There is an illness going around my school right now. I think more than 1/2 of the teachers caught it. Some of the symptoms include insomnia, headaches, and some of them have had stomach aches. Yes, they have "testing fever"! The kids? The kids have droopy eyes, blank stares and are feeling sluggish. You guessed right...the kids have hit the wall with "test prep boredom".
Hello Literacy Land Friends! I'm Deniece from This Little Piggy Reads. Today I'm going to relieve some of the stress that comes along with state testing by sharing a few tips to engage students during test prep.
I'm very competitive and so are most children. They love playing games, so incorporate learning games. Create heterogeneous groups and let them use white boards (yes, it does increase engagement).
ClassTools is a great website that allows you to create a QR Code Scavenger Hunt.
SCOOT is a fun game that gets kids up & moving. You can put test prep Q's (eg: task cards) at each desk in the classroom. Give students an answer sheet and have them move every 2 minutes. ClassTools also has a huge timer that would work for this game!
If you're at a school where you have to use test prep workbook days, then I would suggest using testing buddies. I would make the students work alone and then after they are finished allow them to collaborate with their buddy. Just be sure to set ground rules that students can't simply tell each other the answer/s.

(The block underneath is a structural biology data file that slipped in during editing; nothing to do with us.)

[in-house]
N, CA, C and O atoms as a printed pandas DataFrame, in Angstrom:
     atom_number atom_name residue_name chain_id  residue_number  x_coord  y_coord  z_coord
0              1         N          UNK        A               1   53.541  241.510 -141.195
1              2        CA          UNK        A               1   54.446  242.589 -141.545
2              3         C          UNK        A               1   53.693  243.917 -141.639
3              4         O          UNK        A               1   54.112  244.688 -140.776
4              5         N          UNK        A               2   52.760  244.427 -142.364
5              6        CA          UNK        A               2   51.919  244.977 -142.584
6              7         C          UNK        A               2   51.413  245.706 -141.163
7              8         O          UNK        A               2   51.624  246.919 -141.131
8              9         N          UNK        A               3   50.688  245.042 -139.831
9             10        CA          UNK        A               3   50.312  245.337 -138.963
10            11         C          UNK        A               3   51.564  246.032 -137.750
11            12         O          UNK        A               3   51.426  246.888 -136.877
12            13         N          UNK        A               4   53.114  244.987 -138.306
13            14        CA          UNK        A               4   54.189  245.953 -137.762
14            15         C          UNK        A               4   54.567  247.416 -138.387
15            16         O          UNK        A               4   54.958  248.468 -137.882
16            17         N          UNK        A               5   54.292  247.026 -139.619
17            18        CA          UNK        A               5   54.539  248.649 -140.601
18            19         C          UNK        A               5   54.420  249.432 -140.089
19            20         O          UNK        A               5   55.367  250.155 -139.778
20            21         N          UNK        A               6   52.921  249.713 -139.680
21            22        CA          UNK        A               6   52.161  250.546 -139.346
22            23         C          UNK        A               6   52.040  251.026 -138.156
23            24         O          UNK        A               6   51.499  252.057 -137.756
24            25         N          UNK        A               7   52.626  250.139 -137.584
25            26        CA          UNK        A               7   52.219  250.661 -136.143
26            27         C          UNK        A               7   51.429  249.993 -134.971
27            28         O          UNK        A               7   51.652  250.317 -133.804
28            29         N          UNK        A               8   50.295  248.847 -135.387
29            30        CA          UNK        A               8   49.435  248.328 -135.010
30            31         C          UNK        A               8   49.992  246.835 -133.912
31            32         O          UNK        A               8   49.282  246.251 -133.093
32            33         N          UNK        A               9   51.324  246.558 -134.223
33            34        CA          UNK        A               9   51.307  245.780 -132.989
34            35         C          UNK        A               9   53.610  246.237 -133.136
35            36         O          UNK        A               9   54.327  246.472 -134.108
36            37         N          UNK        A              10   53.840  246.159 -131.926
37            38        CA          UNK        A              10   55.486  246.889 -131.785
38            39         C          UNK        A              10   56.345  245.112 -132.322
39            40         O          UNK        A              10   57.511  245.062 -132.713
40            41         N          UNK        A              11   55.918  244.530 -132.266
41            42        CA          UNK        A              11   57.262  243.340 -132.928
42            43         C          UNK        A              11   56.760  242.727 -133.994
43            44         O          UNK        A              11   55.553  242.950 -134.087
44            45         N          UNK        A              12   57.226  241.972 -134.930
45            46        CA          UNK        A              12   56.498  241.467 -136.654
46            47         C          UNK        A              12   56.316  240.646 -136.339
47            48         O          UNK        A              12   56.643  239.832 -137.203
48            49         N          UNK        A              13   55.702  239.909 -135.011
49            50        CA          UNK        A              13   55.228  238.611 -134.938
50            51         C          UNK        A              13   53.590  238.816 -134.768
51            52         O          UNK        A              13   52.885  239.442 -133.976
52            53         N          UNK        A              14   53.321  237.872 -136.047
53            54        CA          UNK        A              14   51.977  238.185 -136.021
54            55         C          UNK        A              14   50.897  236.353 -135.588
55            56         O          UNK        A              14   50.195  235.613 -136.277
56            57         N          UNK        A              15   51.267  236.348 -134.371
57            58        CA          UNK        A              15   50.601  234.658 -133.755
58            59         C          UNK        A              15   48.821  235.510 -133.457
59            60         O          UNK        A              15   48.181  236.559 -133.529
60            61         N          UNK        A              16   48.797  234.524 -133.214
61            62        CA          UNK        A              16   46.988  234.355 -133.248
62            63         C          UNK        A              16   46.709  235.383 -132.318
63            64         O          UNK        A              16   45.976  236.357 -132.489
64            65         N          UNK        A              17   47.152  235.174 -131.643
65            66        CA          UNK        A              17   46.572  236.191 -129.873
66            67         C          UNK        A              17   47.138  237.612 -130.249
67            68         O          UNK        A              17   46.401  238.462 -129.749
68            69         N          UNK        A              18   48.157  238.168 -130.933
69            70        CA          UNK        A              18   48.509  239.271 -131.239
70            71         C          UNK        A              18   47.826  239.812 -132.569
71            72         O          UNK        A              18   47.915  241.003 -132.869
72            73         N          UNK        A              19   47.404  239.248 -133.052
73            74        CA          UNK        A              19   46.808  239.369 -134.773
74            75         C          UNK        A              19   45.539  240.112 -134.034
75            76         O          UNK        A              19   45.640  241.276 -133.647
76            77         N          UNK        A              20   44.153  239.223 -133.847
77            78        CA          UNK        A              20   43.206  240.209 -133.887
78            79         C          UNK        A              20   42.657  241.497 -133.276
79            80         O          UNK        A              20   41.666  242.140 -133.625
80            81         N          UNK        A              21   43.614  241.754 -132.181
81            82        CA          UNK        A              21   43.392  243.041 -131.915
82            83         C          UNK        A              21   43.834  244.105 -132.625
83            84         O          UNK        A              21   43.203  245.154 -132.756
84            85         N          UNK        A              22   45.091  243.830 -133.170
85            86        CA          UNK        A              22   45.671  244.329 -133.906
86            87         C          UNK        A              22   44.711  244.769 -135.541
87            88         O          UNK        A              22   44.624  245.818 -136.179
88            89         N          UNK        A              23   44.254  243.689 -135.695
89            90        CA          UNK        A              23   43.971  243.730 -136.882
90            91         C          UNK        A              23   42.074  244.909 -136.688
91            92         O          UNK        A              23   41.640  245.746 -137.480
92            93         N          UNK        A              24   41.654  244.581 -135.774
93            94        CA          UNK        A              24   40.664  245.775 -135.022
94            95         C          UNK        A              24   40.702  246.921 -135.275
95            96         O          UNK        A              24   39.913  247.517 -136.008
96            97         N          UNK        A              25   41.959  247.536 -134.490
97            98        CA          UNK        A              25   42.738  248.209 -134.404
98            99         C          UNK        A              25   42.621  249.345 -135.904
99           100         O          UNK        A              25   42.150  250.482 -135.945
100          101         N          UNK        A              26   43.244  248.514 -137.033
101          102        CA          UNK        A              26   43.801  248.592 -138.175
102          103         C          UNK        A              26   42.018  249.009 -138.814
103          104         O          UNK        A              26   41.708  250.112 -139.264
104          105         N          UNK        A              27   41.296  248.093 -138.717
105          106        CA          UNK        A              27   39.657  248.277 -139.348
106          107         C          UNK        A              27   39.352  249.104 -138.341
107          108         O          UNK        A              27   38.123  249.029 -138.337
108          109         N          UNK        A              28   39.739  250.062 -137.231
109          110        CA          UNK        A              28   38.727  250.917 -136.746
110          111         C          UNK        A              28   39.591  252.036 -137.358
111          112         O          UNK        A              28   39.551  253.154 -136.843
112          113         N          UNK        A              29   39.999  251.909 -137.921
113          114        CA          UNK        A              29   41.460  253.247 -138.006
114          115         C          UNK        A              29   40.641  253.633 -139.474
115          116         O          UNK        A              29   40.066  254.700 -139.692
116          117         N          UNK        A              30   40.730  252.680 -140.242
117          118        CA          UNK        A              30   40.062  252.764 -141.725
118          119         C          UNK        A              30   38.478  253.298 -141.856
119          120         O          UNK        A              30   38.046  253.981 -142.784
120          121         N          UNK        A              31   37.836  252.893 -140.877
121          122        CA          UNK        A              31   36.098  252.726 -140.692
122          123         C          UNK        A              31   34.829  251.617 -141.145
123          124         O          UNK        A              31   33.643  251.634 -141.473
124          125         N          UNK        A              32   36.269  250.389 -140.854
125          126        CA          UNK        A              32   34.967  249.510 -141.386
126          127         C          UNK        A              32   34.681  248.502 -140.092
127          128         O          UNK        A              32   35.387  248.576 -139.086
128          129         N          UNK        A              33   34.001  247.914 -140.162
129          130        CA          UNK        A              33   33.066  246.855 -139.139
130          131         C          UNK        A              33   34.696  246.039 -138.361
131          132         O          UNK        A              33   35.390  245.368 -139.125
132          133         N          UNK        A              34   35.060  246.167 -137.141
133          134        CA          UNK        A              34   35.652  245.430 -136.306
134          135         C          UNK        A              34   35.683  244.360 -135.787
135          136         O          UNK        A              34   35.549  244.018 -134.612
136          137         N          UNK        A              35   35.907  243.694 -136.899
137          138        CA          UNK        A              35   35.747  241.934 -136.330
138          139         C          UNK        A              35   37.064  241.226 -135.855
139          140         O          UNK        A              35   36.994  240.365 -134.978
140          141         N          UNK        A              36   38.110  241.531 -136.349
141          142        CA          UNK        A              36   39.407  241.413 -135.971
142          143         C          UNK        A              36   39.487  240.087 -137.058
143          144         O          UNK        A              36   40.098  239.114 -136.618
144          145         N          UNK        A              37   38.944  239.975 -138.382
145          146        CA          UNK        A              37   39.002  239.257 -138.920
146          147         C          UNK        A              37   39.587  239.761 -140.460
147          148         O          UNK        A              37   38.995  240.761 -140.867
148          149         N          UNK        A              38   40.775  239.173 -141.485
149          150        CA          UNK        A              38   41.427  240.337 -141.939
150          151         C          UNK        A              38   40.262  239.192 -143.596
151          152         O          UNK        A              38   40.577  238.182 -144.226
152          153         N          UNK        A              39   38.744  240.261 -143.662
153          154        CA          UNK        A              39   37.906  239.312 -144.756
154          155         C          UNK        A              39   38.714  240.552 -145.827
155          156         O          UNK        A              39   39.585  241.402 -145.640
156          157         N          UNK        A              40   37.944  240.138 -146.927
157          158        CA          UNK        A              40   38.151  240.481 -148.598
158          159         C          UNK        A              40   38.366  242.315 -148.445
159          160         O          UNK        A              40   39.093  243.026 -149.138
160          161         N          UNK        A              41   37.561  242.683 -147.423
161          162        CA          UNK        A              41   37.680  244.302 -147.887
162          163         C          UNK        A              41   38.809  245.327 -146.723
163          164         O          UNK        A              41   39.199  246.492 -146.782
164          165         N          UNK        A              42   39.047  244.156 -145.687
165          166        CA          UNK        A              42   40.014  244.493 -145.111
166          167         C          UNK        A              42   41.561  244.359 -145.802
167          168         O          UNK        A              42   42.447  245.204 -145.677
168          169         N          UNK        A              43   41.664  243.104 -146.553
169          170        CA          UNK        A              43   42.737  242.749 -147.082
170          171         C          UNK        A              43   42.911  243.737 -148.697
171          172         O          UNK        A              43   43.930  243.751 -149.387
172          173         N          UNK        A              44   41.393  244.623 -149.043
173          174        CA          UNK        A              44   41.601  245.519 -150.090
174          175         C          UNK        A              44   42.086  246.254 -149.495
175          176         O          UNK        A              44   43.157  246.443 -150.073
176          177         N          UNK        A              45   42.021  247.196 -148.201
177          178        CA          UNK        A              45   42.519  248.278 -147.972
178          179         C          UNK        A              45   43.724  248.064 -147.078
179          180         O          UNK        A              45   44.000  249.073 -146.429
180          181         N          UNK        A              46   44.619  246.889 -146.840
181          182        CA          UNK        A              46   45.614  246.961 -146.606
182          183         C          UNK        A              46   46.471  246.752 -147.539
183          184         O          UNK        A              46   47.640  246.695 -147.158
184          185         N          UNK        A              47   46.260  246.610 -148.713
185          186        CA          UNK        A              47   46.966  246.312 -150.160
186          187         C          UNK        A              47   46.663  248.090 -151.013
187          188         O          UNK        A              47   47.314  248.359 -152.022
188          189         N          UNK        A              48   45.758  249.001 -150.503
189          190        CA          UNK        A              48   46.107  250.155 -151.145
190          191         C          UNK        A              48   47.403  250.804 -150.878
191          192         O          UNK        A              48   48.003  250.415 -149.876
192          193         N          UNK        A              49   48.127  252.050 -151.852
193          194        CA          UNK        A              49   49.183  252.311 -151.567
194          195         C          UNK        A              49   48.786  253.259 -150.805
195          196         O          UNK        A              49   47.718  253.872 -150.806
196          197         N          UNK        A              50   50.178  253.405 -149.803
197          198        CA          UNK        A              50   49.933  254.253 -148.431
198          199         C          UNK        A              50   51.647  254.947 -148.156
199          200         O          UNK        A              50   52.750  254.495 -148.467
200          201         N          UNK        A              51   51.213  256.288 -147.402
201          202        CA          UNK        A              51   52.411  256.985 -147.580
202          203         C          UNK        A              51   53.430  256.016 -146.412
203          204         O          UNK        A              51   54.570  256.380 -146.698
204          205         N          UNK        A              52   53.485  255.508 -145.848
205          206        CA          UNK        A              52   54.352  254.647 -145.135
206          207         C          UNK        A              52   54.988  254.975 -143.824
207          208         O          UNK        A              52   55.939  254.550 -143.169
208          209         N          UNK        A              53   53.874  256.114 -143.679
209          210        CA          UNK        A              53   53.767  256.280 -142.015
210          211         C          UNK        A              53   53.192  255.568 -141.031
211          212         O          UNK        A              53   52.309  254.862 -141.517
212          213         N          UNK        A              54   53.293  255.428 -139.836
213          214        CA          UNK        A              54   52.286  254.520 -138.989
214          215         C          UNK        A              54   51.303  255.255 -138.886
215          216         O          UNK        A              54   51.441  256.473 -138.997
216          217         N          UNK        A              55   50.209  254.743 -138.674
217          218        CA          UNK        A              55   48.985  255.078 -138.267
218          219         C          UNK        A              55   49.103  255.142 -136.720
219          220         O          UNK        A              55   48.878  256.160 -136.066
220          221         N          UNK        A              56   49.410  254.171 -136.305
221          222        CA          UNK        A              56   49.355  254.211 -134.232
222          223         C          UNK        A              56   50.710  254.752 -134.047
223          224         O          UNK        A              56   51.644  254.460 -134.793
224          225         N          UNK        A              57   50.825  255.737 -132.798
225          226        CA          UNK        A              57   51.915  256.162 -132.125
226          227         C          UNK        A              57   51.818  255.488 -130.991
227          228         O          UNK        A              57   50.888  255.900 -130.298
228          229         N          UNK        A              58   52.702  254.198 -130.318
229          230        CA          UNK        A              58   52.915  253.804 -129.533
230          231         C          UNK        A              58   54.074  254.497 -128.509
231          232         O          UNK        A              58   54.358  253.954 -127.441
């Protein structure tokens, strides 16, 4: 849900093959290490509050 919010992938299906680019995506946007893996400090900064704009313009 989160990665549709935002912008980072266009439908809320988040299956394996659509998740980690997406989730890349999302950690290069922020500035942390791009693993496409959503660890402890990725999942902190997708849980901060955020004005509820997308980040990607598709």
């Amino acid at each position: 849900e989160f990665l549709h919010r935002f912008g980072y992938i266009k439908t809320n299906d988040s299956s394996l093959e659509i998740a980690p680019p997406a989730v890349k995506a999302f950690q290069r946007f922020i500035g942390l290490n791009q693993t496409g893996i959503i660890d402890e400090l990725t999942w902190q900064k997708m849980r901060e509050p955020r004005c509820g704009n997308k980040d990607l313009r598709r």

Finally, I would highly suggest little breaks. Last year, I tried using Minute to Win It games and they were a hit!! Kids won peppermints and they were super psyched! Shhh....peppermints help get the brain going.
Now that we've taken care of the kids, let's move on to you, the teacher. I would suggest to keep Excedrin in your purse during testing season, keep track of your data and make your copies early (just in case the copy machine gets overloaded & stops working). Personally, I would highly suggest a pedicure, a new haircut and making sure you keep a plug-in with a pleasant smell in your classroom! The last one might sound strange, but it does make a difference when you feel like you live in your classroom.